I’ve been reading a lot lately about why people think Windows Vista has been delayed so many times. There tends to be a set of consistent theories that always appear in a discussion, which I’ll summarize here:
- The software is too complex, with too many interdependencies that are confusing or not understood very well.
- There is too much bureaucracy and too many levels of management which slows down the development process.
- Microsoft started sharing information about Vista far too early which led to unreasonable expectations for the end product.
I think there is definitely some truth to all of these different theories, but I have another one. I think another significant reason Windows Vista has been “delayed” is the media. With all of the media coverage everytime there’s a change in the Vista release schedule, one can’t help but think that something must be horribly wrong for the operating system to have been delayed. I mean it makes CNN for crying out loud! Consider the following two things:
- The average user still doesn’t really have a clue what Windows Vista is. They are pretty happy using whatever operating system they are currently using. I see this all the time when I help people with their computers and start talking up a feature of Vista. (And no, this doesn’t mean that we don’t need a new version, for the same reason that Ford still manufactures a new version of the F-150 every year.)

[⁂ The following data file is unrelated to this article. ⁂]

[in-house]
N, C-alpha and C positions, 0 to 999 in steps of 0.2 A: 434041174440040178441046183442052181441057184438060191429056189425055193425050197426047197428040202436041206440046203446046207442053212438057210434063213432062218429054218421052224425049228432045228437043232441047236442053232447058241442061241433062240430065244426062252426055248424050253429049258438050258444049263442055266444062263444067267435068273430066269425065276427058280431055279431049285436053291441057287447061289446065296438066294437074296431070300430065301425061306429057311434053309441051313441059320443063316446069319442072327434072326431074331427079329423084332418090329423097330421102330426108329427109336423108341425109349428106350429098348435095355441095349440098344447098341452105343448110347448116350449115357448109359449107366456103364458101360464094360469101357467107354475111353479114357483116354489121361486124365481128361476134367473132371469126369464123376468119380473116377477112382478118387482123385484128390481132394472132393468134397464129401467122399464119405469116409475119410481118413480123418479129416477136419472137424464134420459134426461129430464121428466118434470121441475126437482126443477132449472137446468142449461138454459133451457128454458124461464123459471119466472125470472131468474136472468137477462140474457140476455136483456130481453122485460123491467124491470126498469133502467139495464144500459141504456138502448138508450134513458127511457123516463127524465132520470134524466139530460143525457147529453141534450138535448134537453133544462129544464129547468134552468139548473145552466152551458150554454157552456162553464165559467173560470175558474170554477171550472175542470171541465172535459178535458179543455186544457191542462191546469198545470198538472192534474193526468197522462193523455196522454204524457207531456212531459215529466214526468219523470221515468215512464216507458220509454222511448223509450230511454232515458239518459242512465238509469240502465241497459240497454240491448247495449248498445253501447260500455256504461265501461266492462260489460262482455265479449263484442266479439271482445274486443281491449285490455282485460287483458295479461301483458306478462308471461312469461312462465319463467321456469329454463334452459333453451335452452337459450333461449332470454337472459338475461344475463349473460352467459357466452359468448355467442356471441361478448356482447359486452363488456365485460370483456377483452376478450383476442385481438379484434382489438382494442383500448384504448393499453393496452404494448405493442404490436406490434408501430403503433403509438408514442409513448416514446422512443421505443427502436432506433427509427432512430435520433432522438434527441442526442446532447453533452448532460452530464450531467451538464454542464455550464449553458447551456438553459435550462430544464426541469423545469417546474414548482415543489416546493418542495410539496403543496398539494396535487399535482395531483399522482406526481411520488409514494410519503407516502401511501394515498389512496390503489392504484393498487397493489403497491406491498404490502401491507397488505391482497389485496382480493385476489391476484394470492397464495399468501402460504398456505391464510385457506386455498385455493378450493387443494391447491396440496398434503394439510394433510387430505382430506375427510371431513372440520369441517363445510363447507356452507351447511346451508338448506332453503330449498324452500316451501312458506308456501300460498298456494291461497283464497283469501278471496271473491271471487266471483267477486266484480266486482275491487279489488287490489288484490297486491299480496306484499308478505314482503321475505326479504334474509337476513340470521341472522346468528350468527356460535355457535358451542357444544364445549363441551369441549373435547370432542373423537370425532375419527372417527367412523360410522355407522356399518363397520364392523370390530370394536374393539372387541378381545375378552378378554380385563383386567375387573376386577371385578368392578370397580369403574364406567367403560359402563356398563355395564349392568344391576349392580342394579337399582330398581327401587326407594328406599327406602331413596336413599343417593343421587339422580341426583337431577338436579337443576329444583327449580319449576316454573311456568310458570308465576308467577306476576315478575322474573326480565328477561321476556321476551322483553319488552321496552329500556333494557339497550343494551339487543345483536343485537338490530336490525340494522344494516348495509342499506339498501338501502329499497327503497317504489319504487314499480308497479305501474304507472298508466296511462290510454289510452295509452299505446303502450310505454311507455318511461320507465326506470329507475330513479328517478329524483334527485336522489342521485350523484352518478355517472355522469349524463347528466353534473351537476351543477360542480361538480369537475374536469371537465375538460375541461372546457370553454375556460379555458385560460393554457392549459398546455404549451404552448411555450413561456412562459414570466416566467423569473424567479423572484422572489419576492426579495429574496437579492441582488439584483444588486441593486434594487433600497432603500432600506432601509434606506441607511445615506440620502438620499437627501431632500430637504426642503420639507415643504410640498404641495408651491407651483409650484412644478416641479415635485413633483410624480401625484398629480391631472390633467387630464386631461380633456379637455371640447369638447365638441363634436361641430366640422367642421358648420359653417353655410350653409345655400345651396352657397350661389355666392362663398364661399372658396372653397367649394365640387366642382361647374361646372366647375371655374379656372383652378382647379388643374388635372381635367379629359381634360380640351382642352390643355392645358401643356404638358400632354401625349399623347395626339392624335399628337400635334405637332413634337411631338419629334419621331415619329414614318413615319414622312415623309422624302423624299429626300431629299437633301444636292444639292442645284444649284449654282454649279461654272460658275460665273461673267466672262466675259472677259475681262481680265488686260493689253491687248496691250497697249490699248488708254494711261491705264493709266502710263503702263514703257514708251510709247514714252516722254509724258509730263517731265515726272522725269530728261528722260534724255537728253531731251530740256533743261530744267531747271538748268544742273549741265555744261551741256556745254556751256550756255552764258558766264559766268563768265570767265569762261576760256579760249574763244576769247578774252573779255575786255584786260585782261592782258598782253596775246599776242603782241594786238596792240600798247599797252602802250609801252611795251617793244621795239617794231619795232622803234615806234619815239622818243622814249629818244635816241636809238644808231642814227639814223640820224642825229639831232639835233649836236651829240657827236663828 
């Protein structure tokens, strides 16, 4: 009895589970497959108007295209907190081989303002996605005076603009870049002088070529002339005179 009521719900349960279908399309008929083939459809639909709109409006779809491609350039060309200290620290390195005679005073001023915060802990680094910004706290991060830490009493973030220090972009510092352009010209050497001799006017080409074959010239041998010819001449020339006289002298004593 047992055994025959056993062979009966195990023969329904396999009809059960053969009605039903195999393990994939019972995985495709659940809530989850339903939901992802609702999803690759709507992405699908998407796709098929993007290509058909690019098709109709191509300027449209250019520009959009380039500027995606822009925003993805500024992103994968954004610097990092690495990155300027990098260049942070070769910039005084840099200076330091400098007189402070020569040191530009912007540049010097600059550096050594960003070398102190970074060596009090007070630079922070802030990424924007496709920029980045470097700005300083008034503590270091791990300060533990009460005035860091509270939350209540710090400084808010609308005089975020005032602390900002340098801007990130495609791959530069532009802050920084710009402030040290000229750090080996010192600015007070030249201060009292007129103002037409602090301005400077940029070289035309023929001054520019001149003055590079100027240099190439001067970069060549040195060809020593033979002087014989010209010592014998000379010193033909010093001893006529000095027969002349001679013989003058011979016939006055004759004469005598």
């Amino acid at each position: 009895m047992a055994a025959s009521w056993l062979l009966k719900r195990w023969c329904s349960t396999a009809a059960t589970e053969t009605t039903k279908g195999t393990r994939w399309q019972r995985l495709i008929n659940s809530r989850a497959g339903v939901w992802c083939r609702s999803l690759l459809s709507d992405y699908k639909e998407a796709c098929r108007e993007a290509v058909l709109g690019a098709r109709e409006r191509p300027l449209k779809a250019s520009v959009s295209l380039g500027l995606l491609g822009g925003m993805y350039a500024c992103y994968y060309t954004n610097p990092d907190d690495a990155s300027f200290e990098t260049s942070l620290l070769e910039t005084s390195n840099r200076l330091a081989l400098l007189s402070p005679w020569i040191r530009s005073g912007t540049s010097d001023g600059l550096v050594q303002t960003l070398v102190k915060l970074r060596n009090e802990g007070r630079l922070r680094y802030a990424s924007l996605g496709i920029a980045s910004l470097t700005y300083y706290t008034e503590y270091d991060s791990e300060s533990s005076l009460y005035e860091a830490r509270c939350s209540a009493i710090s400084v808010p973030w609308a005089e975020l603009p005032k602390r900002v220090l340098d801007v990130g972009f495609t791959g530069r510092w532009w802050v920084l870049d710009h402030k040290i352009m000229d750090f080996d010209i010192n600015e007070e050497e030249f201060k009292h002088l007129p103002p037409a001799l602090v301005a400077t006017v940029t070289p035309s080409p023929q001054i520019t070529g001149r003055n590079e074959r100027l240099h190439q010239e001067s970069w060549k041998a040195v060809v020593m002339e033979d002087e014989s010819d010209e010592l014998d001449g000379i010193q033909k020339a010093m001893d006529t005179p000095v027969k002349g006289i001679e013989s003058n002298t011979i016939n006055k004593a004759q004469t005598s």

- Despite all of the fanboys, the other operating systems haven’t done anything particularly special since Windows XP was released. The various Linux distros are still emulating Windows. Mac OS X has some excellent eye candy, but doesn’t stand out in any other way. Of course those last two statements are just my personal opinion, but proof is in the numbers – neither Linux nor Mac OS X have taken market share away from Windows (at least in the consumer space). People are not breaking down the doors of Best Buy to purchase a Mac.
Which means what? Basically, I would argue that if the media didn’t report on every single schedule change, most people could care less if Windows Vista was released in 2006 or 2008. With no pressure from rival operating systems, and the only loud customer request being security (which was the reason XP SP2 was such a big deal) there really isn’t a huge reason for Vista to be delivered right away, and thus no reason for anyone to be up in arms about it being delayed.
Keep in mind that this theory about the media being a reason that Vista has been delayed is largely focused on the consumer/business side of things. Developers, hardware manufacturers, and of course Microsoft’s shareholders all have good reasons for wanting the OS to come faster. I think I have a valid point though.